He and his band perform every Tuesday night at the Blues Jam in Pleasantville, if you are in the area. They recently had the 200th jam.

Who Really Runs the Liberal Blogosphere: I Do

Lately there has been some discussion of who really runs the liberal blogosphere. And so on this 4th of July, I thought I would shed some light on the matter. I am the true blogger "Kingpin." I am the Secret Master, sitting at the center of my electronic web.

Here I am for instance in an Elitist New England Setting, text messaging Soooper Friends and the New York Times that while my beach motel parking lot is a little small, the beach nearby would be a perfectly fine place to land The Black Helicopter.

text-messaging at the beach

Here I am emailing subtle suggestions (Marching Orders) to my Elite Tiger Team of attack bloggers, ordering up blog posts around the world:


And here I am in one of my many disguises:


And here I am calling the shots:

On the phone with Greg Benford

So now you know: Markos Moulitsas Zuniga of Daily Kos, and all the rest of them are merely my tendrils.

For God sakes, David Brooks, check you facts, next time! You call yourself a journalist? Sheeesh.

Car Fire on Rt. 3 Near Kingston, Massachusetts

We were up at the beach at Fieldston, in Marshfield, Massachusetts over the weekend staying in a beach motel. We drove home this afternoon, rather than braving the full-scale 4th of July Cape traffic later. We had a bad drive up to Massachusetts on Friday: it took 3 hours to drive across Danbury.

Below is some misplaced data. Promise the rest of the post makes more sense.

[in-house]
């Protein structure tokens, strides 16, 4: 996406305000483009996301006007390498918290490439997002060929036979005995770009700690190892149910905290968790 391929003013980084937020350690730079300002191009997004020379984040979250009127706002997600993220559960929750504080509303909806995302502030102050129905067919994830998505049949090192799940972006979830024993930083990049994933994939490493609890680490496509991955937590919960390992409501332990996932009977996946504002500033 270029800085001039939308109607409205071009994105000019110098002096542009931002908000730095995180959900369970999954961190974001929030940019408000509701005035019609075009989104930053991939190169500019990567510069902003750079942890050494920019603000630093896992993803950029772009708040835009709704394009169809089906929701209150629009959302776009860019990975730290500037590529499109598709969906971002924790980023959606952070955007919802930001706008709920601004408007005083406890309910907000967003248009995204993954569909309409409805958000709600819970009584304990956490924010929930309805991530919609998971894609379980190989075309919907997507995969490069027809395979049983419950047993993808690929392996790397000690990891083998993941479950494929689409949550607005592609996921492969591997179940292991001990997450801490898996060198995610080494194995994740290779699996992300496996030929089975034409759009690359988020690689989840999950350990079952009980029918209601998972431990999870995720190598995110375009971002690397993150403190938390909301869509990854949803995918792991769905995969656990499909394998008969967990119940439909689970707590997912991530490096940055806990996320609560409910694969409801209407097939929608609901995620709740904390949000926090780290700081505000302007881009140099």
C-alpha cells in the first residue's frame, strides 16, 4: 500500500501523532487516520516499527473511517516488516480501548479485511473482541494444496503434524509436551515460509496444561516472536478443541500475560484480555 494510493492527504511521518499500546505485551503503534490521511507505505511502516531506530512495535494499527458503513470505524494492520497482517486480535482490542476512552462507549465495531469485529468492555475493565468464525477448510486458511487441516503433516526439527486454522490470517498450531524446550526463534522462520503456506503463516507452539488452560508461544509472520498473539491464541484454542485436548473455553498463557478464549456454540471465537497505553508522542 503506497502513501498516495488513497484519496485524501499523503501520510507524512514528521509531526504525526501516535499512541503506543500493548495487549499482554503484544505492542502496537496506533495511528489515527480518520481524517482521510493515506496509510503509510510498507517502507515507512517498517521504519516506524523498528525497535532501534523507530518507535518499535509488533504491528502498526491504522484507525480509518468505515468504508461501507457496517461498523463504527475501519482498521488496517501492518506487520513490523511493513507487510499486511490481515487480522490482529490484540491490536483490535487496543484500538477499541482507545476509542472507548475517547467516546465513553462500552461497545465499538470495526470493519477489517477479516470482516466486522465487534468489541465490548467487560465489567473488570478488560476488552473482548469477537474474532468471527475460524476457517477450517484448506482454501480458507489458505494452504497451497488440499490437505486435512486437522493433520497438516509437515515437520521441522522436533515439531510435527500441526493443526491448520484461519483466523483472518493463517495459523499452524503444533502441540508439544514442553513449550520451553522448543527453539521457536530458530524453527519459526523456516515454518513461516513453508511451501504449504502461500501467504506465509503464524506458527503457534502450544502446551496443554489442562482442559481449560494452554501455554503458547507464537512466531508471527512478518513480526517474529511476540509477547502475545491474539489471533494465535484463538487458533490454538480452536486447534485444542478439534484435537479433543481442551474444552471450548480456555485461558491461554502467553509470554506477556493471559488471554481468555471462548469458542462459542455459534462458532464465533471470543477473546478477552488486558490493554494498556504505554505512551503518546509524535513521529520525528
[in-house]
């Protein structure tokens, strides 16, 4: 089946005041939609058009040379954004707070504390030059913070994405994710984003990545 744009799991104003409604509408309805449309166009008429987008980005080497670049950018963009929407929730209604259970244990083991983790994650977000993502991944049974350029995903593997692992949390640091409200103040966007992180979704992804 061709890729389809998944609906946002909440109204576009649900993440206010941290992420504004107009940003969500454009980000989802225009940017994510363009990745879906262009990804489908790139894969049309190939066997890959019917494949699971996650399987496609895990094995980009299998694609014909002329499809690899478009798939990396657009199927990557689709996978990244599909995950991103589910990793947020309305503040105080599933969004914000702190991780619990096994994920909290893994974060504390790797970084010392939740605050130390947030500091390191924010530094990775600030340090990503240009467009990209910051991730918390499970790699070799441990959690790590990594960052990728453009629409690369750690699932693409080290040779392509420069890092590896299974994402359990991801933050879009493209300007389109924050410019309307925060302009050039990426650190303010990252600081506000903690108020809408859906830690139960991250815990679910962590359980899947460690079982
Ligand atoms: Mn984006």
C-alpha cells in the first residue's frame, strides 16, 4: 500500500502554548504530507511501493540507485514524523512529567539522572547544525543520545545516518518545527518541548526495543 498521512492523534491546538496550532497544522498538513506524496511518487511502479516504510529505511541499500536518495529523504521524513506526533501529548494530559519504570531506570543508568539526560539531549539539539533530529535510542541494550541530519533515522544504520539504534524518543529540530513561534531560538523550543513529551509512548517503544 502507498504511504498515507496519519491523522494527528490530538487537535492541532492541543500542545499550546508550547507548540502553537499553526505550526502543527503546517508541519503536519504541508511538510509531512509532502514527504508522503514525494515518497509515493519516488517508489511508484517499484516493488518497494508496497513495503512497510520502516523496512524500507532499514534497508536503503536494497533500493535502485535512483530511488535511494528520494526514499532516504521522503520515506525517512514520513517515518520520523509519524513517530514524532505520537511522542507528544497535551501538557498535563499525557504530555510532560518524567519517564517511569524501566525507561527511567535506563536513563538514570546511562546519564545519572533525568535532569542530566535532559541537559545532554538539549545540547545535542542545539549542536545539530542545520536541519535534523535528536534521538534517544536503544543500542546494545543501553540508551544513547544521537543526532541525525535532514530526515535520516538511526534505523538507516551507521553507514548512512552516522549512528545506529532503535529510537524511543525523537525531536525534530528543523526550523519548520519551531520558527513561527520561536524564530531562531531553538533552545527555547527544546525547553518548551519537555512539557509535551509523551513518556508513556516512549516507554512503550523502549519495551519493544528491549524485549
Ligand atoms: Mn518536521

So today when we set out and almost immediately got into a traffic jam we were pretty worried. The cause of the congestion turned out to be a car fire, of which I got a pretty good picture:

Car Fire on Rt. 3 near Duxbury, MA

Luckily, we were only delayed about 15 minutes. The Kingston Fire Department was pretty efficient about putting out the fire.

Meanwhile, there was the usual problem of people with entitlement issues feeling that they have the right to access the shoulder of the road in the event of an emergency, even if it means that they block emergency vehicles. This guy was angling for a shortcut, but ended up blocking a cop car for a minute.


I leaned rather conspicuously out my car window and took a picture of his license plate.

Why Is the Blogosphere So Much Like High School?

The rocket scientists over at Xeni Sucks seem to be expanding their list of bloggers to stalk -- apparently they got bored when Xeni went to Tibet and wasn't available for their stalking pleasure --  and I seem to have made the cut. Not a good idea, guys.

How about y'all get a life instead?

Continue reading "Why Is the Blogosphere So Much Like High School?" »